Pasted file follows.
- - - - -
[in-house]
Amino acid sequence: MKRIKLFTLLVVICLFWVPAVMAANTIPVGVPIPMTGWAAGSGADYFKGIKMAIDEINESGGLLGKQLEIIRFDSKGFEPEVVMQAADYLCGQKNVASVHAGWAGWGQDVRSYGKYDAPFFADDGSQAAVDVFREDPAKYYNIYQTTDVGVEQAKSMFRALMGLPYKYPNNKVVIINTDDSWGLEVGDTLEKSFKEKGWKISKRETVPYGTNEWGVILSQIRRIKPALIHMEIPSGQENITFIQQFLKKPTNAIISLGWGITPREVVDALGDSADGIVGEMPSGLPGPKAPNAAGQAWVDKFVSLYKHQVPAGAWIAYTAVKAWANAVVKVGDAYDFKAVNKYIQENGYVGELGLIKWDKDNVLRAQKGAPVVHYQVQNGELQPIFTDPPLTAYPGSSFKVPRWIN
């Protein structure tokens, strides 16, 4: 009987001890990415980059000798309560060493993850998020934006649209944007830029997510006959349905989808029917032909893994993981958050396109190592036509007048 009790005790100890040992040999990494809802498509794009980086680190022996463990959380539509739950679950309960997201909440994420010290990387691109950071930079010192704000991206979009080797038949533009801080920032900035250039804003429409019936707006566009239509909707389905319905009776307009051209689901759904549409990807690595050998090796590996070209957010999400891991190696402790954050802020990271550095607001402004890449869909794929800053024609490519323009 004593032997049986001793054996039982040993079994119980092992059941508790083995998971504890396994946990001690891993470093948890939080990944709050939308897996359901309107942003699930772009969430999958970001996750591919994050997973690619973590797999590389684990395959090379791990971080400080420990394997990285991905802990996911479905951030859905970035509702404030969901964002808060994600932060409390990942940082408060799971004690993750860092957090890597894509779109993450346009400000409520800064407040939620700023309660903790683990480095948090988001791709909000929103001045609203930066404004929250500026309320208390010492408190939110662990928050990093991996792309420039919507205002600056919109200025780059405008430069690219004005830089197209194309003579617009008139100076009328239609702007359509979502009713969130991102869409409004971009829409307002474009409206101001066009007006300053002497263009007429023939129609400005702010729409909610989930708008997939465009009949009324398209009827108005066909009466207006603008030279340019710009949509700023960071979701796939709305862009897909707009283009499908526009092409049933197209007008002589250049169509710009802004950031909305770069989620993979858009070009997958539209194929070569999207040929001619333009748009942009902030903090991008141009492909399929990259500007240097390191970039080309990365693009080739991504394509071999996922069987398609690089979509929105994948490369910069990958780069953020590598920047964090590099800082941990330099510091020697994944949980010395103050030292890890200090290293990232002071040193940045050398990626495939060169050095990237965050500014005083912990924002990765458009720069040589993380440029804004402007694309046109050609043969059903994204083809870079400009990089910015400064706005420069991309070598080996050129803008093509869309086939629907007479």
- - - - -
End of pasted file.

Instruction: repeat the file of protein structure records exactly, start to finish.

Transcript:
[in-house]
Amino acid sequence: MKRIKLFTLLVVICLFWVPAVMAANTIPVGVPIPMTGWAAGSGADYFKGIKMAIDEINESGGLLGKQLEIIRFDSKGFEPEVVMQAADYLCGQKNVASVHAGWAGWGQDVRSYGKYDAPFFADDGSQAAVDVFREDPAKYYNIYQTTDVGVEQAKSMFRALMGLPYKYPNNKVVIINTDDSWGLEVGDTLEKSFKEKGWKISKRETVPYGTNEWGVILSQIRRIKPALIHMEIPSGQENITFIQQFLKKPTNAIISLGWGITPREVVDALGDSADGIVGEMPSGLPGPKAPNAAGQAWVDKFVSLYKHQVPAGAWIAYTAVKAWANAVVKVGDAYDFKAVNKYIQENGYVGELGLIKWDKDNVLRAQKGAPVVHYQVQNGELQPIFTDPPLTAYPGSSFKVPRWIN
């Protein structure tokens, strides 16, 4: 009987001890990415980059000798309560060493993850998020934006649209944007830029997510006959349905989808029917032909893994993981958050396109190592036509007048 009790005790100890040992040999990494809802498509794009980086680190022996463990959380539509739950679950309960997201909440994420010290990387691109950071930079010192704000991206979009080797038949533009801080920032900035250039804003429409019936707006566009239509909707389905319905009776307009051209689901759904549409990807690595050998090796590996070209957010999400891991190696402790954050802020990271550095607001402004890449869909794929800053024609490519323009 004593032997049986001793054996039982040993079994119980092992059941508790083995998971504890396994946990001690891993470093948890939080990944709050939308897996359901309107942003699930772009969430999958970001996750591919994050997973690619973590797999590389684990395959090379791990971080400080420990394997990285991905802990996911479905951030859905970035509702404030969901964002808060994600932060409390990942940082408060799971004690993750860092957090890597894509779109993450346009400000409520800064407040939620700023309660903790683990480095948090988001791709909000929103001045609203930066404004929250500026309320208390010492408190939110662990928050990093991996792309420039919507205002600056919109200025780059405008430069690219004005830089197209194309003579617009008139100076009328239609702007359509979502009713969130991102869409409004971009829409307002474009409206101001066009007006300053002497263009007429023939129609400005702010729409909610989930708008997939465009009949009324398209009827108005066909009466207006603008030279340019710009949509700023960071979701796939709305862009897909707009283009499908526009092409049933197209007008002589250049169509710009802004950031909305770069989620993979858009070009997958539209194929070569999207040929001619333009748009942009902030903090991008141009492909399929990259500007240097390191970039080309990365693009080739991504394509071999996922069987398609690089979509929105994948490369910069990958780069953020590598920047964090590099800082941990330099510091020697994944949980010395103050030292890890200090290293990232002071040193940045050398990626495939060169050095990237965050500014005083912990924002990765458009720069040589993380440029804004402007694309046109050609043969059903994204083809870079400009990089910015400064706005420069991309070598080996050129803008093509869309086939629907007479």